Pepper spray droplets are light and easy to disperse, but they have one major disadvantage: blowback or cross – contamination.

This happens if the spray flies back into your face, which essentially means you sprayed yourself.

In comparison, pepper gel products have a thicker composition with a linear ballistic stream pattern.

Because of its viscosity, the gel formula might provide more precision when shooting in an open or windy environment due to its concentrated stream feature.

It may appear that pepper gel has an overwhelming advantage because of its tight stream pattern. However, it still depends if you can hit your target.

Pepper spray doesn’t require too much emphasis on accuracy, as droplets can spread in multiple directions in a single discharge.

Effectiveness

Due to the presence of OC in both spray and gel, they induce a burning sensation, temporary blindness, constant tearing, and more.

The aforementioned effects typically last about 30 to 45 minutes, giving you the chance to either run or counter-attack your assailant.

The difference is that gel clings better to the face, which adds more unpleasantries to the recipient of the discharge.

On top of that, if they attempt to rub it off, the gel’s sticky properties become more apparent.

Still, the effectiveness of the symptoms is also based on the formula’s strength. A higher OC content means better potency.

Standard spray and gel products have an OC concentration between 2% and 10%.

The Limitations of Both Pepper Spray and Gel

While both of these self-defense tools are proven effective, they should only be regarded as a means to distract the attacker.

Even if you managed to cover their faces with the discharge, chances are it won’t render them immobile.

On the contrary, getting sprayed might cause more hostility and rage toward you, which can make the situation worse.

Here are other things to keep in mind when using either self-defense tools:

Not to be used when attacker is too close

Criminals prefer the element of surprise when they carry out their illegal acts. They often resort to distractions so that you would be less focused and prone to assault.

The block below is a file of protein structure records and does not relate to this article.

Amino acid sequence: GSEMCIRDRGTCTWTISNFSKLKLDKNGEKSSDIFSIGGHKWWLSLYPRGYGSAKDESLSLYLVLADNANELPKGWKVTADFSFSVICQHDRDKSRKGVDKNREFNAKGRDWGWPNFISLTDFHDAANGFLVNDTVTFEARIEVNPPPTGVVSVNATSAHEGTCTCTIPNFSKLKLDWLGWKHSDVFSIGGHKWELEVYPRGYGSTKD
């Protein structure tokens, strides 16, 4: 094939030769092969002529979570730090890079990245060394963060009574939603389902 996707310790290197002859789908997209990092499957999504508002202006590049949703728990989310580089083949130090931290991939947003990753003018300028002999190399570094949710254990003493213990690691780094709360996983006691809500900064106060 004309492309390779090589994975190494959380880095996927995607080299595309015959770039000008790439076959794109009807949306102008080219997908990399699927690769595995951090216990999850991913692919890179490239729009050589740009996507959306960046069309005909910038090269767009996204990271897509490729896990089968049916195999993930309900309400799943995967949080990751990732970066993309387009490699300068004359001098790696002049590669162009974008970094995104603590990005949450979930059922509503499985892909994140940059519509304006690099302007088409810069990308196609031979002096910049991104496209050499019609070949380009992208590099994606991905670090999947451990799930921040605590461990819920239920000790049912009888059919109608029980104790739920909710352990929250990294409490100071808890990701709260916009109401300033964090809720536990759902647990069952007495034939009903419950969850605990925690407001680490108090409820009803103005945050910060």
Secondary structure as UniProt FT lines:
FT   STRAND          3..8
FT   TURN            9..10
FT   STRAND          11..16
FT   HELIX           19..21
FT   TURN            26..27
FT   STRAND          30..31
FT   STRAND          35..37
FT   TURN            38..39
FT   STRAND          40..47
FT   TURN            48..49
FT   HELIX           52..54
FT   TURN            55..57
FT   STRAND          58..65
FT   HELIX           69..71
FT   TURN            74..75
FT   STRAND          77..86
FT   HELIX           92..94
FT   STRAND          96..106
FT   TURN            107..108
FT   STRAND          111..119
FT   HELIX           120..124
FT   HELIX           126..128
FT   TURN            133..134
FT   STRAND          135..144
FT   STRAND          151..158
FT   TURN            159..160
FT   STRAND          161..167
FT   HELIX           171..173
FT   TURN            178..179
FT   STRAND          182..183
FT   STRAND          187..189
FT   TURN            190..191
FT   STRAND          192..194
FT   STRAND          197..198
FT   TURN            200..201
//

More often than not, they will look at your belongings to see if you are carrying a pepper spray or gel before attacking you.

Even if you’re trained to handle a self-defense tool, assailants will still not hesitate to grab your arms to prevent you from moving.

When this happens, it would be difficult to use your spray against them. If you do, you risk having the spray hit you.

Lack of practice makes it useless

Most, if not all civilians, often have pepper spray or gel hidden. They would attach it to their keychains or purses, usually buried deep inside the bag.

When an assault happens, the attacker has the upper hand since the spray is not immediately accessible.

Also, if a perpetrator attacks inside the house, it’s almost a given that the pepper spray or gel is out of reach.

If a person has never used a pepper spray or gel before, they won’t act decisively and might struggle with what to do first once an attack happens.

There are cases where the owner misuses the product due to the struggle with the assailant.

One common occurrence is accidentally emptying the spray’s content, which can result in two unfavorable scenarios.

Either the person sprayed it and didn’t hit anyone, or the inadvertent exposure to OC incapacitates him.

While these scenarios are often associated with pepper spray, accidental gel dispersal could easily empty the canister.

Limited chances

Furthermore, since most civilian pepper sprays and gels have a small container, the user only have a few chances to hit your attacker.

With a couple of misses, it’s easy to find themselves essentially defenseless.

Which Is the Better Pick?

While pepper spray vs gel share many similarities, there are some key distinctions highlighted earlier that make the former better than the latter.

The extended range, precision, and effectivity of pepper gel make it the superior choice over the traditional pepper spray.

Still, you have to consider the heat intensity level, as it accentuates how potent the effects can be.

2 thoughts on “Pepper Spray vs Gel: Which is Better?”

  1. Pingback: Is Pepper Spray Legal in NYC? - Forever Police

  2. Pingback: Best Pepper Spray for Dogs of 2022: Complete Reviews With Comparisons - Forever Police